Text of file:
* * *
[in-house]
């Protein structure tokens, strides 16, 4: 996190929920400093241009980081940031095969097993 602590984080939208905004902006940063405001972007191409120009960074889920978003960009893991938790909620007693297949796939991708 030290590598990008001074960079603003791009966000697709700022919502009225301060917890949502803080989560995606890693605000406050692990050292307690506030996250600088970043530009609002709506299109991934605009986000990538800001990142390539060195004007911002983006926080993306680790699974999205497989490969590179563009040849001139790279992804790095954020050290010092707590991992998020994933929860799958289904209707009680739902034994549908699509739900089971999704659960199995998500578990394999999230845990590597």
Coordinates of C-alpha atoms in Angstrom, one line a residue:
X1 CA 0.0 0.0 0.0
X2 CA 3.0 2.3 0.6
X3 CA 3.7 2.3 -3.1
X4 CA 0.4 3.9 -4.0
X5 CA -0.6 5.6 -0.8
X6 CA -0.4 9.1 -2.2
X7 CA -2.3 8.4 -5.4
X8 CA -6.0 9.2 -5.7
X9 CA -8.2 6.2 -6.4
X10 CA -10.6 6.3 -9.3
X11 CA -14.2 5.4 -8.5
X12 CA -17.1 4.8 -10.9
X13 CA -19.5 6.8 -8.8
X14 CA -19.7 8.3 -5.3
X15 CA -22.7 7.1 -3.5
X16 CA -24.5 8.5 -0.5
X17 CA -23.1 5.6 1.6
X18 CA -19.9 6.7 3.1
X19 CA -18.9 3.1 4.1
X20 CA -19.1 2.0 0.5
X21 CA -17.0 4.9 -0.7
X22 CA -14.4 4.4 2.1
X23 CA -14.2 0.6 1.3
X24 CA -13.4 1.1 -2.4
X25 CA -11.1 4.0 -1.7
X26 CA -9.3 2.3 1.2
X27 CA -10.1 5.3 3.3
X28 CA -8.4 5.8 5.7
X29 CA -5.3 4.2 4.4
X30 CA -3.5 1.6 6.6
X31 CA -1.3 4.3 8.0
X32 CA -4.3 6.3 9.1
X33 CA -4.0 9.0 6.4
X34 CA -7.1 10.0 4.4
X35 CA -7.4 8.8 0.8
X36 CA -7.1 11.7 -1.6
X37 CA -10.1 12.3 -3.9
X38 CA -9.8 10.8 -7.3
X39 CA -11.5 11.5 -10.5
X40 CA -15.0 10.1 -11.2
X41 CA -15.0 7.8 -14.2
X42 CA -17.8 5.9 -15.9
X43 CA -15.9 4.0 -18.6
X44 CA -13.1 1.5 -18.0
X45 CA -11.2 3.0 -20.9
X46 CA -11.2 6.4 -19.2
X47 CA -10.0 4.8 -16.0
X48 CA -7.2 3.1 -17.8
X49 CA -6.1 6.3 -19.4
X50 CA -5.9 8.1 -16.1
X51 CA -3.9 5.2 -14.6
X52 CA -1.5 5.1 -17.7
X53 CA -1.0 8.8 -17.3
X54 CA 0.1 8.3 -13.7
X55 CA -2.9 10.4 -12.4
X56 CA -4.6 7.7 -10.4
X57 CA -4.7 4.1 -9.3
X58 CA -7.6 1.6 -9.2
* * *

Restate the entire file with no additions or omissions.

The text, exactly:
[in-house]
């Protein structure tokens, strides 16, 4: 996190929920400093241009980081940031095969097993 602590984080939208905004902006940063405001972007191409120009960074889920978003960009893991938790909620007693297949796939991708 030290590598990008001074960079603003791009966000697709700022919502009225301060917890949502803080989560995606890693605000406050692990050292307690506030996250600088970043530009609002709506299109991934605009986000990538800001990142390539060195004007911002983006926080993306680790699974999205497989490969590179563009040849001139790279992804790095954020050290010092707590991992998020994933929860799958289904209707009680739902034994549908699509739900089971999704659960199995998500578990394999999230845990590597």
Coordinates of C-alpha atoms in Angstrom, one line a residue:
X1 CA 0.0 0.0 0.0
X2 CA 3.0 2.3 0.6
X3 CA 3.7 2.3 -3.1
X4 CA 0.4 3.9 -4.0
X5 CA -0.6 5.6 -0.8
X6 CA -0.4 9.1 -2.2
X7 CA -2.3 8.4 -5.4
X8 CA -6.0 9.2 -5.7
X9 CA -8.2 6.2 -6.4
X10 CA -10.6 6.3 -9.3
X11 CA -14.2 5.4 -8.5
X12 CA -17.1 4.8 -10.9
X13 CA -19.5 6.8 -8.8
X14 CA -19.7 8.3 -5.3
X15 CA -22.7 7.1 -3.5
X16 CA -24.5 8.5 -0.5
X17 CA -23.1 5.6 1.6
X18 CA -19.9 6.7 3.1
X19 CA -18.9 3.1 4.1
X20 CA -19.1 2.0 0.5
X21 CA -17.0 4.9 -0.7
X22 CA -14.4 4.4 2.1
X23 CA -14.2 0.6 1.3
X24 CA -13.4 1.1 -2.4
X25 CA -11.1 4.0 -1.7
X26 CA -9.3 2.3 1.2
X27 CA -10.1 5.3 3.3
X28 CA -8.4 5.8 5.7
X29 CA -5.3 4.2 4.4
X30 CA -3.5 1.6 6.6
X31 CA -1.3 4.3 8.0
X32 CA -4.3 6.3 9.1
X33 CA -4.0 9.0 6.4
X34 CA -7.1 10.0 4.4
X35 CA -7.4 8.8 0.8
X36 CA -7.1 11.7 -1.6
X37 CA -10.1 12.3 -3.9
X38 CA -9.8 10.8 -7.3
X39 CA -11.5 11.5 -10.5
X40 CA -15.0 10.1 -11.2
X41 CA -15.0 7.8 -14.2
X42 CA -17.8 5.9 -15.9
X43 CA -15.9 4.0 -18.6
X44 CA -13.1 1.5 -18.0
X45 CA -11.2 3.0 -20.9
X46 CA -11.2 6.4 -19.2
X47 CA -10.0 4.8 -16.0
X48 CA -7.2 3.1 -17.8
X49 CA -6.1 6.3 -19.4
X50 CA -5.9 8.1 -16.1
X51 CA -3.9 5.2 -14.6
X52 CA -1.5 5.1 -17.7
X53 CA -1.0 8.8 -17.3
X54 CA 0.1 8.3 -13.7
X55 CA -2.9 10.4 -12.4
X56 CA -4.6 7.7 -10.4
X57 CA -4.7 4.1 -9.3
X58 CA -7.6 1.6 -9.2